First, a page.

With the Manson Family still regularly in the news and often fictionalized on our screens (August 9 was the 47th anniversary of the shocking murders), it’s inevitable that people will be drawn to this new documentary about another cult utilizing the same moniker.
In this case though, the bizarre “family” lorded over by Anne Hamilton-Byrne and her husband Bill in Victoria, Australia in the 1970s and 1980s, really was an attempt to be an ersatz family: supporters of the cult handed over their children to these new “parents” and “aunties,” and there was even deliberate fraud in obliterating the history of adopted and unwanted children; more members who could be ready for what they came to see as Judgment Day.
Shockingly, many of Melbourne’s political and intellectual elite were open followers, and colluded in squashing the police investigations and arranging and hiding the illegal adoptions – leaving ultimately lone policeman Lex de Man clutching at straws, a 1987 raid on their isolated lake compounded removing six kids but bringing little more justice over the years.
In many ways, the story is familiar: an unnaturally charismatic, beautiful blonde who dabbled in mysticism and drugs in a search for the truth in the late 1960s became a kind of earth mother, seen by her devotees as the reincarnation of Christ, and assembled around her the children and teens she felt could be prepared for the day when the apocalypse came.
Dying the kid’s hair blond, dressing them all alike – and administering LSD and other drugs to them, as well as regular beatings, an authoritarian regime that included vitamins, exercise and isolation – you can see the red flags flying from miles away, right?
It took years before police could finally take definitive action on the sect whose motto was “unseen, unheard and unknown,” as the poor, desperate kids wanted nothing more than their “parents” love, and only a few brave ones escaped (or were banished) began to talk.
This documentary talks to a number of these damaged now-adults (there were apparently 28 in all), and shows how the Hamilton-Brynes escaped to upstate New York, always sitting on a fortune of money signed over by their followers (money that allowed them to pay for expensive lawyers).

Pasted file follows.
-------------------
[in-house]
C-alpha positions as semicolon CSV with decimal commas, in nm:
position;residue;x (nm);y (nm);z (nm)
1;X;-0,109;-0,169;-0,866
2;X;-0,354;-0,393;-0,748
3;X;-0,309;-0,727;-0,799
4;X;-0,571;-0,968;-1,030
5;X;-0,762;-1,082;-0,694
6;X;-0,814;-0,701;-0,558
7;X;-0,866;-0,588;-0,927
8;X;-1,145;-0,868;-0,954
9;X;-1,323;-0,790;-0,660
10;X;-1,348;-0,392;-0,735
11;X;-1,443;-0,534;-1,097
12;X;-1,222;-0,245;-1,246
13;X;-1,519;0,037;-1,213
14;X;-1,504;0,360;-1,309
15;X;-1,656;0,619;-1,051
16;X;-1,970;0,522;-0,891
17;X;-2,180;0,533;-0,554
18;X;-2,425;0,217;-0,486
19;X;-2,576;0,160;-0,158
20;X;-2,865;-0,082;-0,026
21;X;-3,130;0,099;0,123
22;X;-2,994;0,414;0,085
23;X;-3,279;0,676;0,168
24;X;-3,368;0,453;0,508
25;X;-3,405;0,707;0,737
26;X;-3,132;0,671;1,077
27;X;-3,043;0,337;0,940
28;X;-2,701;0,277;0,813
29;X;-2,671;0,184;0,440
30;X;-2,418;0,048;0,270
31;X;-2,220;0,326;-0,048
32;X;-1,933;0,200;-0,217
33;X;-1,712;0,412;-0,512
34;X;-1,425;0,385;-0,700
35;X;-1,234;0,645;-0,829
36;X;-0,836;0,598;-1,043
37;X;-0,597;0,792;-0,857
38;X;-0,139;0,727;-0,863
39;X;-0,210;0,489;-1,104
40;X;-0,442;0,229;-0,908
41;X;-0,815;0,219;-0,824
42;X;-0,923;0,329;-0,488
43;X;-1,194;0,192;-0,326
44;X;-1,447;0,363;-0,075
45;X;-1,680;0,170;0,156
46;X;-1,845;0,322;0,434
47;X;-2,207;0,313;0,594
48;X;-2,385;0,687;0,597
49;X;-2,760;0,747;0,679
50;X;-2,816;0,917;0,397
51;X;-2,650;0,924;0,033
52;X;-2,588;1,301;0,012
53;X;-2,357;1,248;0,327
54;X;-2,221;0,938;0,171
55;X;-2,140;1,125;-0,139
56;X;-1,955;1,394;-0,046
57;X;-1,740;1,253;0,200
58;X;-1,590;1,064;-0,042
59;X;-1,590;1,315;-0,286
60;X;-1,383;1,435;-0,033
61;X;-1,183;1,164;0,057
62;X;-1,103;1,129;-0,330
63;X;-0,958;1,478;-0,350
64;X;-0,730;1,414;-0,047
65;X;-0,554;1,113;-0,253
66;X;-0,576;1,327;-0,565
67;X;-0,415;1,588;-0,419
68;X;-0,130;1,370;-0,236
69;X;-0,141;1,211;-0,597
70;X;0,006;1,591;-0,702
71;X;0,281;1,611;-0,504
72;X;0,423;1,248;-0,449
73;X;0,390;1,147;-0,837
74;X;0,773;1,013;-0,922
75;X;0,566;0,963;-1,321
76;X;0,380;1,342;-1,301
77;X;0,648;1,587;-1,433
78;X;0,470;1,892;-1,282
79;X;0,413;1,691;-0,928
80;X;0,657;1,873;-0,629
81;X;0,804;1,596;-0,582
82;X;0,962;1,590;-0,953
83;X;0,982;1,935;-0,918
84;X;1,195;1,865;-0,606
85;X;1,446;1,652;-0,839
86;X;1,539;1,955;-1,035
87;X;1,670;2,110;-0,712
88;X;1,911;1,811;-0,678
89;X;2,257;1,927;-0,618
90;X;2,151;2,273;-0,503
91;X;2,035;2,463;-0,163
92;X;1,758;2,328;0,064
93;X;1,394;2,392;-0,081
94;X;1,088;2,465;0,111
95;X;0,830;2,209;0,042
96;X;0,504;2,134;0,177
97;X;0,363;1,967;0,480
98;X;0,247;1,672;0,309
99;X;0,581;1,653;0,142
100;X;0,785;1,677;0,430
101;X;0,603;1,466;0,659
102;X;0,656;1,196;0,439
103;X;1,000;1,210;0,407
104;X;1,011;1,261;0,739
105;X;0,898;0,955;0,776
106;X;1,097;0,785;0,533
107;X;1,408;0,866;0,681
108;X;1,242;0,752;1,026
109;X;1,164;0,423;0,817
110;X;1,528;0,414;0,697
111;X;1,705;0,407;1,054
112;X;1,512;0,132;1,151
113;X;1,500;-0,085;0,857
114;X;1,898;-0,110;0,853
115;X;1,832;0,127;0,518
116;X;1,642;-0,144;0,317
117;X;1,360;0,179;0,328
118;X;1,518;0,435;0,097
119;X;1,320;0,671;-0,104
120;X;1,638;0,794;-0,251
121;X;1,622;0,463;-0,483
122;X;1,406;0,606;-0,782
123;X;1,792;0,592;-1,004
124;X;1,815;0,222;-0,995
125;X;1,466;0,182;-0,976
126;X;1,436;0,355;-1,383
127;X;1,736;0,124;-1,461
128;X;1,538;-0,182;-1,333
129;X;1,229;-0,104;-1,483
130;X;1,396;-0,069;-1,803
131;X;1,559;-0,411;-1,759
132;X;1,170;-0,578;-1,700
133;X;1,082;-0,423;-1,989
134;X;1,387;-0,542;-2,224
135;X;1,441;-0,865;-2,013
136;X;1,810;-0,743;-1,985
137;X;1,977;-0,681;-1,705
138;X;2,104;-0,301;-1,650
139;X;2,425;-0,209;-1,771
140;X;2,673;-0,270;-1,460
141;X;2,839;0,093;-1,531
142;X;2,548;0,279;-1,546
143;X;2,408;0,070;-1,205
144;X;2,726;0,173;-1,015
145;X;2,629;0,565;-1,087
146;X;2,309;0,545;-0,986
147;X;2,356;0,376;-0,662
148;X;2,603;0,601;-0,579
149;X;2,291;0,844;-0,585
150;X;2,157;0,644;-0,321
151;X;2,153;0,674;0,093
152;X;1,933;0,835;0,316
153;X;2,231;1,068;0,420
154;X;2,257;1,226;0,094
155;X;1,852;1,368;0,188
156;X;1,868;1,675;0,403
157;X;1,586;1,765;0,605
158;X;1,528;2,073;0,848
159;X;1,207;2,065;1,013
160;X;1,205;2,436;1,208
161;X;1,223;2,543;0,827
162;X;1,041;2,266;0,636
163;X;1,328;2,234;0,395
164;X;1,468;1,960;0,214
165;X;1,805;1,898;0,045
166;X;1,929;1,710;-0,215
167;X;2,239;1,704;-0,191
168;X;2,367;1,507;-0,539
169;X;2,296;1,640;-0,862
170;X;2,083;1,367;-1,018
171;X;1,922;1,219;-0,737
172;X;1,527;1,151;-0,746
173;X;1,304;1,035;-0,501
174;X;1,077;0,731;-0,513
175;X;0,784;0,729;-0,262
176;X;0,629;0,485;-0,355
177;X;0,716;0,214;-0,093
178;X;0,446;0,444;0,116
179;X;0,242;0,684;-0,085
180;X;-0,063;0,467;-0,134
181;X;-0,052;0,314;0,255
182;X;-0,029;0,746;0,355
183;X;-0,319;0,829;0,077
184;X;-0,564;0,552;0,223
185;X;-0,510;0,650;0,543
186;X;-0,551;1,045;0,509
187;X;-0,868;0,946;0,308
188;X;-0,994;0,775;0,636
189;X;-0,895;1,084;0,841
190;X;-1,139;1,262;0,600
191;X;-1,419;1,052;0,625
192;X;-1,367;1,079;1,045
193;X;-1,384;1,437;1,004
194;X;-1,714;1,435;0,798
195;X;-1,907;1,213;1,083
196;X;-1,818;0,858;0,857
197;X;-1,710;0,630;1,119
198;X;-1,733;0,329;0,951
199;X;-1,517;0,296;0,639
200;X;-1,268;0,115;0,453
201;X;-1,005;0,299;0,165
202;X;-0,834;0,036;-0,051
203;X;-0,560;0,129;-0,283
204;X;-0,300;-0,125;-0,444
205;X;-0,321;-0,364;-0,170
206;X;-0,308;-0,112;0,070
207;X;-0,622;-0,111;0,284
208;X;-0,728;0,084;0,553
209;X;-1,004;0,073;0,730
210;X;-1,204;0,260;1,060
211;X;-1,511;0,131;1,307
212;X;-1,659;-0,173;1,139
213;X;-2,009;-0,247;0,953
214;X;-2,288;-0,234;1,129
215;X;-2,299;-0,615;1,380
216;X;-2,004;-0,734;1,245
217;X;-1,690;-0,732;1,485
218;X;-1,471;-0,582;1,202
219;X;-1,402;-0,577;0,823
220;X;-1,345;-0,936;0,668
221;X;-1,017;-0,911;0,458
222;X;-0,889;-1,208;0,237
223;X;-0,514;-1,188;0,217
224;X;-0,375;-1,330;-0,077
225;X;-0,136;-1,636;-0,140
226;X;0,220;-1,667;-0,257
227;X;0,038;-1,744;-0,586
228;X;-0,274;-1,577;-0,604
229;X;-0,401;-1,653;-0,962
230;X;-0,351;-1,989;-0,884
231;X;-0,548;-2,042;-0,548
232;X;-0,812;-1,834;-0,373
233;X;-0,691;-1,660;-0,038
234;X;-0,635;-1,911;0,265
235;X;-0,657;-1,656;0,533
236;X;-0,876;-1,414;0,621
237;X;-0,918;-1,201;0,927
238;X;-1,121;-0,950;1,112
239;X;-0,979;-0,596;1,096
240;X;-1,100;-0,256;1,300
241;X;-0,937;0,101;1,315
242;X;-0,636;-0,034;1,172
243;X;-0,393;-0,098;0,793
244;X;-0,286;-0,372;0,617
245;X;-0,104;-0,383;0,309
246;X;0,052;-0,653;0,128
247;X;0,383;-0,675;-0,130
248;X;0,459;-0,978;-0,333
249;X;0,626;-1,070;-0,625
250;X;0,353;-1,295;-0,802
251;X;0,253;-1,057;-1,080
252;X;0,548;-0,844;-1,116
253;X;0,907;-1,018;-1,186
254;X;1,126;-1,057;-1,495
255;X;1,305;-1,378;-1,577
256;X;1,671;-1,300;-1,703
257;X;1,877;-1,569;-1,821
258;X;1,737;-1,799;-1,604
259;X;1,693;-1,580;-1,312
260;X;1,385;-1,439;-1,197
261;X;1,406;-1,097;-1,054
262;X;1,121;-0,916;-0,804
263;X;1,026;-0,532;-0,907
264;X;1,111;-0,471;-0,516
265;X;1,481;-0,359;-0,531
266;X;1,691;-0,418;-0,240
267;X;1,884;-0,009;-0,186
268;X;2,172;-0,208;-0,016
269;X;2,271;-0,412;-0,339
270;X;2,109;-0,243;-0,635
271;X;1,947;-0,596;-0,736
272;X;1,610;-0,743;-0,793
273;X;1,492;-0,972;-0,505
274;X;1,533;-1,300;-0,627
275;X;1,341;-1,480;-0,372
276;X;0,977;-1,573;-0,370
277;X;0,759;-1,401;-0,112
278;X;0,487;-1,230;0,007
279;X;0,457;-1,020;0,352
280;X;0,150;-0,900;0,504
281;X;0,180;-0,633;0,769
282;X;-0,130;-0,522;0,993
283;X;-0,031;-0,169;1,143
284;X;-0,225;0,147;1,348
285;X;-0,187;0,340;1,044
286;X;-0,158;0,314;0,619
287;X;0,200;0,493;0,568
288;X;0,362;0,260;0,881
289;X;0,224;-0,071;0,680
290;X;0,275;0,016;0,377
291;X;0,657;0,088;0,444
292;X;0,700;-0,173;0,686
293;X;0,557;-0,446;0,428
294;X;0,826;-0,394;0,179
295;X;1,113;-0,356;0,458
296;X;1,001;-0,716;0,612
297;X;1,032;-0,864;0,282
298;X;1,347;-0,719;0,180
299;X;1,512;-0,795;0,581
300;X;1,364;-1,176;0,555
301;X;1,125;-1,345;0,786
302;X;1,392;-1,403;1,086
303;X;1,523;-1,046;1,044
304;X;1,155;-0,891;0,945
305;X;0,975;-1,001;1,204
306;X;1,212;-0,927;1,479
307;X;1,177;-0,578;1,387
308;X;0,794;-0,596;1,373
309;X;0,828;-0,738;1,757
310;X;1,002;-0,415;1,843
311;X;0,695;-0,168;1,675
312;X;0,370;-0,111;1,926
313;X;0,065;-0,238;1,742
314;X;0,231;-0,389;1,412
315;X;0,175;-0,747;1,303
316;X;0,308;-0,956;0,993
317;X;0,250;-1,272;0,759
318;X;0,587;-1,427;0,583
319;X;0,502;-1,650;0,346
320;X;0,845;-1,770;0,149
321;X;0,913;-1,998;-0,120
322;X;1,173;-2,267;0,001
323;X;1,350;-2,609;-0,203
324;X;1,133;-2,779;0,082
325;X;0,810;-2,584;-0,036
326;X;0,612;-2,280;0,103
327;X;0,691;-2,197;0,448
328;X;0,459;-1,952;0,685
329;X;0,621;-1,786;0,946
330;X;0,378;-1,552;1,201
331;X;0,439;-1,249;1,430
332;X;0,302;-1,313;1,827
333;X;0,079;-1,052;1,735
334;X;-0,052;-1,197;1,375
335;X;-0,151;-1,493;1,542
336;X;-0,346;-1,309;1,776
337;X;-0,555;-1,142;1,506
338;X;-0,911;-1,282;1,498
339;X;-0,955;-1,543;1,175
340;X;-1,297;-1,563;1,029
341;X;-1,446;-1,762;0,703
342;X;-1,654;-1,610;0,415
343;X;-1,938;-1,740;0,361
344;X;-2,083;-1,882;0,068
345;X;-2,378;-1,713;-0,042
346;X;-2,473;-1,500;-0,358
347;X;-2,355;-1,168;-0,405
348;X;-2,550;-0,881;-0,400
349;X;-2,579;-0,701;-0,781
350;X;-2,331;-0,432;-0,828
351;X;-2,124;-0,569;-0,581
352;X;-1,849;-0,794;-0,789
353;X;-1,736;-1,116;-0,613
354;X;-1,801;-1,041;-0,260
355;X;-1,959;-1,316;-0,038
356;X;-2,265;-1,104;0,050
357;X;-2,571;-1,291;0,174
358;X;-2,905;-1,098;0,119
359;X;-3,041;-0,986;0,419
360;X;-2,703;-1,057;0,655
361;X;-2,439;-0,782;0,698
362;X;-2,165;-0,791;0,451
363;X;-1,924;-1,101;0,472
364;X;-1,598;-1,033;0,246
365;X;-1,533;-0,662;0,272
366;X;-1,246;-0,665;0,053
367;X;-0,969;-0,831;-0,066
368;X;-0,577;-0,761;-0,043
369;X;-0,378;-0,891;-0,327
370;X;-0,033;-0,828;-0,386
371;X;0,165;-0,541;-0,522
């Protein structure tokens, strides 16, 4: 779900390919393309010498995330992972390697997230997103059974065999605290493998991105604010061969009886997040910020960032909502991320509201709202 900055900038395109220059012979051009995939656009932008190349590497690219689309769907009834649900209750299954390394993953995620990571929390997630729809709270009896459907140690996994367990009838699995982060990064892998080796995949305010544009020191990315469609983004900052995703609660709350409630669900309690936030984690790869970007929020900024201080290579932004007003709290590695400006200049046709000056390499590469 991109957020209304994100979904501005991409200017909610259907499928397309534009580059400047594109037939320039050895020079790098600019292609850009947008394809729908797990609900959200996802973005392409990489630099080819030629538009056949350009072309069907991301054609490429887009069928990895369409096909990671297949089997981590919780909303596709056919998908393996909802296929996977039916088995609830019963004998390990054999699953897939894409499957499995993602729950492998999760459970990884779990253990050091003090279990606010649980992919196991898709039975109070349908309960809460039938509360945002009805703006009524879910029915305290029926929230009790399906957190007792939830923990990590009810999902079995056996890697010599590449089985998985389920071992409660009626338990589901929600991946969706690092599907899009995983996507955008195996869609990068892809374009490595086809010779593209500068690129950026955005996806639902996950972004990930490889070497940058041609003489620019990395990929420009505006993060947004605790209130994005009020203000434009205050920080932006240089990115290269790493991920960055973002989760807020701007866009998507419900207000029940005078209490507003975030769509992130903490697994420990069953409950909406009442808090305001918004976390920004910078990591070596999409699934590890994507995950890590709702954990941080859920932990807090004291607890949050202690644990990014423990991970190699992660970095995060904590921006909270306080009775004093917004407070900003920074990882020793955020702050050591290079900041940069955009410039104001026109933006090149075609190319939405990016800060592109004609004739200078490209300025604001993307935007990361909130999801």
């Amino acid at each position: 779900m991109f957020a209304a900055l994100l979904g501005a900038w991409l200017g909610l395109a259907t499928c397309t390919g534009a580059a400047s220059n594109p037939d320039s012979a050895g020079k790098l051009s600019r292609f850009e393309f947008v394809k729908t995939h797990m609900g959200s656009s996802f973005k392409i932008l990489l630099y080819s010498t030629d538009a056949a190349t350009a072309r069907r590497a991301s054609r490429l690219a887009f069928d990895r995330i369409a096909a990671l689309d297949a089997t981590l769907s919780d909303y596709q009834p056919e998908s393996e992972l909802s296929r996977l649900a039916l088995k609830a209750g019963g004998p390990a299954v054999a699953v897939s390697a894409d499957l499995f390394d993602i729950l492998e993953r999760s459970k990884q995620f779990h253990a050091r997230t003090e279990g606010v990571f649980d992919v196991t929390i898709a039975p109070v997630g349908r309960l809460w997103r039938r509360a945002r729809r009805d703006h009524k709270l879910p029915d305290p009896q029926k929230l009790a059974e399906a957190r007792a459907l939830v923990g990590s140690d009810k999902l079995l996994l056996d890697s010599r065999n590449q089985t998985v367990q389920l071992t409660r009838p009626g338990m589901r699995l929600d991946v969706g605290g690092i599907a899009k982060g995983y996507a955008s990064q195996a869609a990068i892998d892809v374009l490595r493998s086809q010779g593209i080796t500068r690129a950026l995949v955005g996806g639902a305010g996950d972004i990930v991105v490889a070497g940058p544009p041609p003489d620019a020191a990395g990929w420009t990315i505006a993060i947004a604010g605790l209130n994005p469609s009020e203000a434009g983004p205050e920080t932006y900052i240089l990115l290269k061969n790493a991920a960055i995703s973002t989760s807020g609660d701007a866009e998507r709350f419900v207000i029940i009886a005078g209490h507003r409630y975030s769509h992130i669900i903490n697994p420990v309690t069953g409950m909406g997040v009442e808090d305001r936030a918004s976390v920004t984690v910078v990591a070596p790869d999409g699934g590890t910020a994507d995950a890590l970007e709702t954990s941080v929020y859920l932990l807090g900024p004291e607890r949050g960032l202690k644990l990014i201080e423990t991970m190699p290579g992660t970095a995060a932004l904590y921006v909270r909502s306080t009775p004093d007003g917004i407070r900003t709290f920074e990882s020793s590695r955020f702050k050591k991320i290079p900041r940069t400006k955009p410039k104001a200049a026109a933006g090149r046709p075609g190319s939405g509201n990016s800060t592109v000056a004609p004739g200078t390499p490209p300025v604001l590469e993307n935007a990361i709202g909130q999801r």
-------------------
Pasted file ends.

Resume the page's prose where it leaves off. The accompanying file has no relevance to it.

Astonishingly, a handful of followers still meet regularly and Anne, now 95, suffers from dementia. And she lives in a nursing home in Melbourne. Yes, in Melbourne. She never served a day in prison.
These extraordinary circumstances are looked into, and this recent history clearly still resonated powerfully with the locals here, as when de Man was called out of the audience at the Q & A afterward, the sustained ovation he received was almost unlike any reaction I have ever seen.
Sadly the documentary – while happily showing that some of the ex-children have gone on to have their own children, and even discovered whom their parents really were – struggles to dig deep and leaves many questions unanswered, such as what happened to all the local well-heeled and big-wigged Melbournians who supported this insanity.
Instead, after a while the relentless stories of child abuse become numbing before there’s much discussion of what was done to stop it all, but nevertheless this is head-shakingly compulsive overall, the many pieces of home movie footage of these twisted Von Trapps in their apparent “innocence” always chilling.
It also shows that while Capturing the Friedmans and the hippy-dippy cults in Los Angeles seem to make this an American problem, evil and abuse masked under by the cloth of goodness and (non-official) religion flourishes everywhere in the world.